Consumers will be immune to supply quality problems in weak or underdeveloped electricity grids.
Access to a reliable energy supply increases the financial activity and boosts the quality of life. In advanced and high-productivity economies, supply reliability problems are less common, but produce important impacts. However, in less advanced economies or economies far away from the electrical grid energy supply can be unreliable
Institutions such as the World Bank or the Rockefeller Foundation are not unaware of these problems. Both participate in projects aimed to improve the existing access to electricity in under-developed countries or areas where electricity is unreliable and sometimes non-existent. An example of this is a $60M credit approved by the World Bank to help the Republic of Benin to improve its energy system. Benin is an African country where only 29% of homes have access to electricity and furthermore, in most cases supply is intermittent and of very poor quality. In parallel with this initiative, the Rockefeller Foundation has worked on other projects such as THIS ONE to promote the reliable access to energy for everyone, which is considered to be a basic requirement to eradicate poverty.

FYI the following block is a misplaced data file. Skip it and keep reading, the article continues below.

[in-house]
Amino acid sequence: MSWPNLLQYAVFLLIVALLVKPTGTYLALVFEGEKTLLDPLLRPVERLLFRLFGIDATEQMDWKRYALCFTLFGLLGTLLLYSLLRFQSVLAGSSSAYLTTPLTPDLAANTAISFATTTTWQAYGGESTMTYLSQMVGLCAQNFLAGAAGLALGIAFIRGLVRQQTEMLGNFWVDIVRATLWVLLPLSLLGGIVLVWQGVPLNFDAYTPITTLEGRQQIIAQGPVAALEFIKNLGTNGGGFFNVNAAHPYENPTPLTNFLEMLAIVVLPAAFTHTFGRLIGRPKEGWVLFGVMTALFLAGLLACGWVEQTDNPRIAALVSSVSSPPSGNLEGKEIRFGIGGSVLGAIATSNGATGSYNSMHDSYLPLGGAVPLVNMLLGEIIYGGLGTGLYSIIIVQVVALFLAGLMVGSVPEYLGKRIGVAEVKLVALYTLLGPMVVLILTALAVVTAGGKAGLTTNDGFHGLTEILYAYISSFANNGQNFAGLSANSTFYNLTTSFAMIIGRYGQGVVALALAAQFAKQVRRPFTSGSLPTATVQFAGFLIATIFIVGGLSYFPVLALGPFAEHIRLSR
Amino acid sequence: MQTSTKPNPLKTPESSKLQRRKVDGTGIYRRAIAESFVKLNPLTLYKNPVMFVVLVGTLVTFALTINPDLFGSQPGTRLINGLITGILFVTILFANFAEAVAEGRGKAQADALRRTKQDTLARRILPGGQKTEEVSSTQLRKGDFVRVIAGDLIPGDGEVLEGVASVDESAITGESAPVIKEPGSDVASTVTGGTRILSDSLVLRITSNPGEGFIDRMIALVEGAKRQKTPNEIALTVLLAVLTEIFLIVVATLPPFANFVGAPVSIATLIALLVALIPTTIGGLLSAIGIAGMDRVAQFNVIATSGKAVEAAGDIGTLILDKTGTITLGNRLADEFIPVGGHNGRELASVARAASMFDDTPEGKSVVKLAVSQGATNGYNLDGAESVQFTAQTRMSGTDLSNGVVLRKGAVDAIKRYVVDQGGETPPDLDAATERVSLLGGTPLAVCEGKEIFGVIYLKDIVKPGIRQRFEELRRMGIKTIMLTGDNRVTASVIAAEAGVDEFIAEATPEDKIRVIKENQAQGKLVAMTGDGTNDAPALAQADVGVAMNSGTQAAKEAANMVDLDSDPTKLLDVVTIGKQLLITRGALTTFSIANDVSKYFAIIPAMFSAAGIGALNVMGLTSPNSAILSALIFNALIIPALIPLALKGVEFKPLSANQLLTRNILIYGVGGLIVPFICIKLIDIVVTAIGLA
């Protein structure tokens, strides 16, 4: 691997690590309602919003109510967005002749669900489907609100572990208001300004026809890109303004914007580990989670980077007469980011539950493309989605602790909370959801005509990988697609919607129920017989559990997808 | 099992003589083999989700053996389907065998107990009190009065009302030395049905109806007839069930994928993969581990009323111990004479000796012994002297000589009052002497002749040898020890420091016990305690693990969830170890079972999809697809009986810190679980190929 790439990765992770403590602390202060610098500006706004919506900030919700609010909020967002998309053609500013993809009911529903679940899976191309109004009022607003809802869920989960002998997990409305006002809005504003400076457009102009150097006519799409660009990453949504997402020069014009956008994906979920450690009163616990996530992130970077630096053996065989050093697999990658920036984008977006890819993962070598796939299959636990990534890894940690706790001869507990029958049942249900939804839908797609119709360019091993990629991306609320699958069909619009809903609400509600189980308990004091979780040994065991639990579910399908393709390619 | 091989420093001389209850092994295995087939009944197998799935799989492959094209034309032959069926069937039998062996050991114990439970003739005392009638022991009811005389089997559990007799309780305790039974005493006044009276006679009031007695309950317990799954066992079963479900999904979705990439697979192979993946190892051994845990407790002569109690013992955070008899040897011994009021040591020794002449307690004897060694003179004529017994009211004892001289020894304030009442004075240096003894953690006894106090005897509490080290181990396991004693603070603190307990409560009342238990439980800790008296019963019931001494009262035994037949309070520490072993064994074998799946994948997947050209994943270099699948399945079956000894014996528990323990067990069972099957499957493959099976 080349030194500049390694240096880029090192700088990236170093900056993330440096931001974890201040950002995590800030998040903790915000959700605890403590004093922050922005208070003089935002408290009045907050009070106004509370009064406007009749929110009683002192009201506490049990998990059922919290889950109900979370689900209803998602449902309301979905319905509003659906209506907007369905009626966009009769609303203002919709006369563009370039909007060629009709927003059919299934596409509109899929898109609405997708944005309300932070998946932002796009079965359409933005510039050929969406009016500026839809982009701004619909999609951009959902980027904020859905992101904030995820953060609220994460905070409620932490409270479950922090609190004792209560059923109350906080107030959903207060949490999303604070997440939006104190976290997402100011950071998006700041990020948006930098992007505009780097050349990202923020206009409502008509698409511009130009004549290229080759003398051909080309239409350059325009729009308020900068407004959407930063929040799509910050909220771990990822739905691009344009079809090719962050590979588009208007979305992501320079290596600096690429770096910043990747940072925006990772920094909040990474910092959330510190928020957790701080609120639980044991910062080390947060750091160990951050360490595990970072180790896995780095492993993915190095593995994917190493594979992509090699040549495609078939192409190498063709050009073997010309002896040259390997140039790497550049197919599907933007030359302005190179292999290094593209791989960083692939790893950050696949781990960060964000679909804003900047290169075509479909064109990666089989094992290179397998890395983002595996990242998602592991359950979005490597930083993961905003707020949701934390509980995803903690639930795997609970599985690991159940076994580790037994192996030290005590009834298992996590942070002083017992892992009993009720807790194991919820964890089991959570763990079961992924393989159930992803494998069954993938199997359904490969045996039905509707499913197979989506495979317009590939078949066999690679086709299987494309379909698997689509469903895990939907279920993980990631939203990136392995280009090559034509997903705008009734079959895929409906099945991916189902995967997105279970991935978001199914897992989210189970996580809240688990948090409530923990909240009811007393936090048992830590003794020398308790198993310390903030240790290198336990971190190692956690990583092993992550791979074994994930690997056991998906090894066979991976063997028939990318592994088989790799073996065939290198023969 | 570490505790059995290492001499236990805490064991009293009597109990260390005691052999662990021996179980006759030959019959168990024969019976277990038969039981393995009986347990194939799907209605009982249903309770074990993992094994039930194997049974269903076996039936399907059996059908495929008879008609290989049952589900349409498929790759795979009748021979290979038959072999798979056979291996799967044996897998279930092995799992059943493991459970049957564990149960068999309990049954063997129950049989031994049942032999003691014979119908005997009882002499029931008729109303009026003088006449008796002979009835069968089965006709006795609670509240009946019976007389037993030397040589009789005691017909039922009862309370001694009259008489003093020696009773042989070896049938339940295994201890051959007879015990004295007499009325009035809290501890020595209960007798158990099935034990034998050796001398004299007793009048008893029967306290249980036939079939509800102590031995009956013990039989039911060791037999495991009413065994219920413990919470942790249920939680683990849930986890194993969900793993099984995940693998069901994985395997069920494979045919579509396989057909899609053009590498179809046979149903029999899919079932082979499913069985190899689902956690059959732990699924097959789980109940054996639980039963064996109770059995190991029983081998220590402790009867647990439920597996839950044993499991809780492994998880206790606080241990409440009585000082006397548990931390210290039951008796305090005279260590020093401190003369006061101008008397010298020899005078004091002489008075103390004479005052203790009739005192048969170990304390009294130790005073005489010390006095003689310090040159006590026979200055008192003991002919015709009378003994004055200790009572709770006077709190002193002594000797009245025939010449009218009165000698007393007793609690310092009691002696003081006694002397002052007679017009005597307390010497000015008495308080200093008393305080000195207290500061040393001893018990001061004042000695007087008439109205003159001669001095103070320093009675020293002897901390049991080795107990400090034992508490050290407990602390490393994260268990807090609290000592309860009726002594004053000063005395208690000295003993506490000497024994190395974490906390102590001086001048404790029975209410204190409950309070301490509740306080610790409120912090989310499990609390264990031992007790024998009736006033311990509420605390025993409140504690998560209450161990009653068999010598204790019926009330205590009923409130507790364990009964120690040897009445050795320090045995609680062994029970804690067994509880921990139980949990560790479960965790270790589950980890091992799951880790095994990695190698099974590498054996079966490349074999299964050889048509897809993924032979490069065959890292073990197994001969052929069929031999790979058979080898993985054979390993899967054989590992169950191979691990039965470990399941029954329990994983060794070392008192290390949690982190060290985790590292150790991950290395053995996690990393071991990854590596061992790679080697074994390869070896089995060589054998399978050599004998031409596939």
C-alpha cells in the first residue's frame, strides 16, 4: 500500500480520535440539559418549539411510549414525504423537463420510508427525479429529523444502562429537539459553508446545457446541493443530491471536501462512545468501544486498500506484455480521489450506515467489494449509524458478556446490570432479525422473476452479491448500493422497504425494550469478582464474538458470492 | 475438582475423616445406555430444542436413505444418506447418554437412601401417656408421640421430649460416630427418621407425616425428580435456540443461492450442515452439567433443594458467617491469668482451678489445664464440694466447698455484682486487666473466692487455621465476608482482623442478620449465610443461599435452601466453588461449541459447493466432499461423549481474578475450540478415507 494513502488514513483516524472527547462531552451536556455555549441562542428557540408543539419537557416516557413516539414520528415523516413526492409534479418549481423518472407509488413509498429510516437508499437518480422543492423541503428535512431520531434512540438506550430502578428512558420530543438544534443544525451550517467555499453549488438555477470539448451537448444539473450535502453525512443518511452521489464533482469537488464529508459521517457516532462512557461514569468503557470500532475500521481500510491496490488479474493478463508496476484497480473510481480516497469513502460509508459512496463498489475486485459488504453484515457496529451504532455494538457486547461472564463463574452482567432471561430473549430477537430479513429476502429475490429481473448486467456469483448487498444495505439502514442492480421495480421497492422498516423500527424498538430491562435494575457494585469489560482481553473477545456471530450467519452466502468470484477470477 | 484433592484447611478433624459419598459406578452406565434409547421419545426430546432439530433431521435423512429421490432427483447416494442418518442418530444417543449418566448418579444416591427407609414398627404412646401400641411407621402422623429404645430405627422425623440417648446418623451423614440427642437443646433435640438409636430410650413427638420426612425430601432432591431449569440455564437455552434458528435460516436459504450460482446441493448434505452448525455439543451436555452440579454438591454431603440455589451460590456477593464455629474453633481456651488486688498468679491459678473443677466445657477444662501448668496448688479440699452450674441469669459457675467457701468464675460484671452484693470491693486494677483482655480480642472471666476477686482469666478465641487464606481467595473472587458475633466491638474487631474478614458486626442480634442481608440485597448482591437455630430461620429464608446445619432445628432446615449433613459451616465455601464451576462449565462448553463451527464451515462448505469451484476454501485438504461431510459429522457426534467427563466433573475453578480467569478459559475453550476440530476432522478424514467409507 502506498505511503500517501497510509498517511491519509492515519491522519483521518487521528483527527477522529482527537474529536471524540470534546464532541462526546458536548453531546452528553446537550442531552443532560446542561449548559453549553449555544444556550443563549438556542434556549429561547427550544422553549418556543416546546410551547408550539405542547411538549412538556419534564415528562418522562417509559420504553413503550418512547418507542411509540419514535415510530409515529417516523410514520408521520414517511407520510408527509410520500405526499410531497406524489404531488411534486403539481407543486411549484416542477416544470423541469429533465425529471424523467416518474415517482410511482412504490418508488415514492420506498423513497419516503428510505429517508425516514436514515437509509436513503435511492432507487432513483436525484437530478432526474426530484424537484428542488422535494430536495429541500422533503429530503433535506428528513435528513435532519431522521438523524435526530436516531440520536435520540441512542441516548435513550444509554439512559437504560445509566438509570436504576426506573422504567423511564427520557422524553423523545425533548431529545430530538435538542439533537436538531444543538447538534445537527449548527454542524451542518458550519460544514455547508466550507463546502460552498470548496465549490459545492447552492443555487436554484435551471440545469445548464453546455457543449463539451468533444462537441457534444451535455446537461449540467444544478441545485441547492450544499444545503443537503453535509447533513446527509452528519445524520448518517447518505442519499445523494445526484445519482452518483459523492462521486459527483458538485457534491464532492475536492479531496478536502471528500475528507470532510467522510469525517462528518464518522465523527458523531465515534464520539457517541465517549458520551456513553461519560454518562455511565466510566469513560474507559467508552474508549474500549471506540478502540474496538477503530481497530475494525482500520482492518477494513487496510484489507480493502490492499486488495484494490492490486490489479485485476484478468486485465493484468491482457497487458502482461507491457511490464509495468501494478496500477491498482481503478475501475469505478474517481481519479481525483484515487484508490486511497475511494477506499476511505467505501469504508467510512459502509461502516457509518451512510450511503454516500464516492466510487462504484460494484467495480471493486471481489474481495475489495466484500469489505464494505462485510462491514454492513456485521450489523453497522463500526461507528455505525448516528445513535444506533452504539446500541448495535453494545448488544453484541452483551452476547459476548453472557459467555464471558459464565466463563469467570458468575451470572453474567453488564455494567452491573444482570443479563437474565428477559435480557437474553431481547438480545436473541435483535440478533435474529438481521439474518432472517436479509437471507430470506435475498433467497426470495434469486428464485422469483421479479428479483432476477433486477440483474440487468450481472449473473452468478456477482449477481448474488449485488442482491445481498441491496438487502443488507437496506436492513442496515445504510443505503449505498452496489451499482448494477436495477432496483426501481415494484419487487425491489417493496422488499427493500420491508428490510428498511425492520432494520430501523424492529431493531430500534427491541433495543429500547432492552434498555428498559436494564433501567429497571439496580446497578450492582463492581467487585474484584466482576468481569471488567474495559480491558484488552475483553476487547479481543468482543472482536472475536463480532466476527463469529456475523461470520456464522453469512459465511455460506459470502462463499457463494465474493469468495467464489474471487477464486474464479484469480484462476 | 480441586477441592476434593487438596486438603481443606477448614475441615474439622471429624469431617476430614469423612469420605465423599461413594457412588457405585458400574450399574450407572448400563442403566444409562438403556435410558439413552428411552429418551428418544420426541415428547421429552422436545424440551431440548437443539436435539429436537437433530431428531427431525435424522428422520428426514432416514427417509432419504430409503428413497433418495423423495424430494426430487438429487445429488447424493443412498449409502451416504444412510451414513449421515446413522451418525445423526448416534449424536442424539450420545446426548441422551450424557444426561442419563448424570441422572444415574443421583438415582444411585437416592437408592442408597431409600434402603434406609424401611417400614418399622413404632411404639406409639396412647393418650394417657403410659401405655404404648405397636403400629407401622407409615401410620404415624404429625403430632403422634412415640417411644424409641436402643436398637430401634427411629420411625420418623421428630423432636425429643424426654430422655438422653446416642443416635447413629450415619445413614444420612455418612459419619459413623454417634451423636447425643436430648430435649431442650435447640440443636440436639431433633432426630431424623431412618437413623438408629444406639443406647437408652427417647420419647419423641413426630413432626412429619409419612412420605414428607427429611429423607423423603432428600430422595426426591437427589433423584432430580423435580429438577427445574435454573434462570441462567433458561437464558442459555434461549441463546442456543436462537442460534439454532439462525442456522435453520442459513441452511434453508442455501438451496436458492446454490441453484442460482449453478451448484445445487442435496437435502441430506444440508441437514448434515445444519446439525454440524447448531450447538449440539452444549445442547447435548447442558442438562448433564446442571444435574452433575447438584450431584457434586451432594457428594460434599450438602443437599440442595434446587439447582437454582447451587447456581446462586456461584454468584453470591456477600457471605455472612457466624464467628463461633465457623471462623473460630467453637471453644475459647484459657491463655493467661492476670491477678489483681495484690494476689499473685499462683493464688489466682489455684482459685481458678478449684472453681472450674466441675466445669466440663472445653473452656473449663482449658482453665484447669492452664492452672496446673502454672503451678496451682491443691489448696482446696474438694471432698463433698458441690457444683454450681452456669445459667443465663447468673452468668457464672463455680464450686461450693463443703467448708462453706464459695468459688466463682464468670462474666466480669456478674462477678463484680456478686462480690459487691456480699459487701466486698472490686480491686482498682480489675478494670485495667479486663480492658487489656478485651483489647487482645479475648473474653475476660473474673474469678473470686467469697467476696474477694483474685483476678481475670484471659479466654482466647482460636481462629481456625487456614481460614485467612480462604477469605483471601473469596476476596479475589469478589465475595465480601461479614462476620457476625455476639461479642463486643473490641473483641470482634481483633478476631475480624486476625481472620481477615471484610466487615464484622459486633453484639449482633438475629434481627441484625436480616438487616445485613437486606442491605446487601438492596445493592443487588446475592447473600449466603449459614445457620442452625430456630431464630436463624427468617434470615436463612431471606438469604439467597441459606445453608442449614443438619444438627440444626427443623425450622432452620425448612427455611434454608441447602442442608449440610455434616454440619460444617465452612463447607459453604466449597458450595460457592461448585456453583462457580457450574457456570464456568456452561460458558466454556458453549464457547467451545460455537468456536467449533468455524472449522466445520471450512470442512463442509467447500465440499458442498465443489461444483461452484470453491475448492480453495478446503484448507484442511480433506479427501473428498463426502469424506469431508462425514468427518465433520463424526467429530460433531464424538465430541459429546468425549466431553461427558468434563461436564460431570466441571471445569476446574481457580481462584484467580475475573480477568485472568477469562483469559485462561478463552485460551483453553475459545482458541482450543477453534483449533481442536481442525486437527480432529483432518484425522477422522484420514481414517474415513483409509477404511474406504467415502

The problem of the quality of supply is not exclusive to underdeveloped countries. Energy quality issues are also seen across rural Europe, which is significant considering that 50% of the continent’s inhabitants are within rural areas. .The initiative FREE (Future of Rural Energy in Europe) proposes and promotes the use of distributed generation energy sources to improve energy efficiency, contribute to the security of supply and help to reduce GHG emissions.
The implementation of advanced distributed-energy microgrids allows us to supply far-away areas with reliable energy, using clean energy sources and storage technology. I form part of Norvento’s Microgrid Team where we develop renewable energy off-grid systems.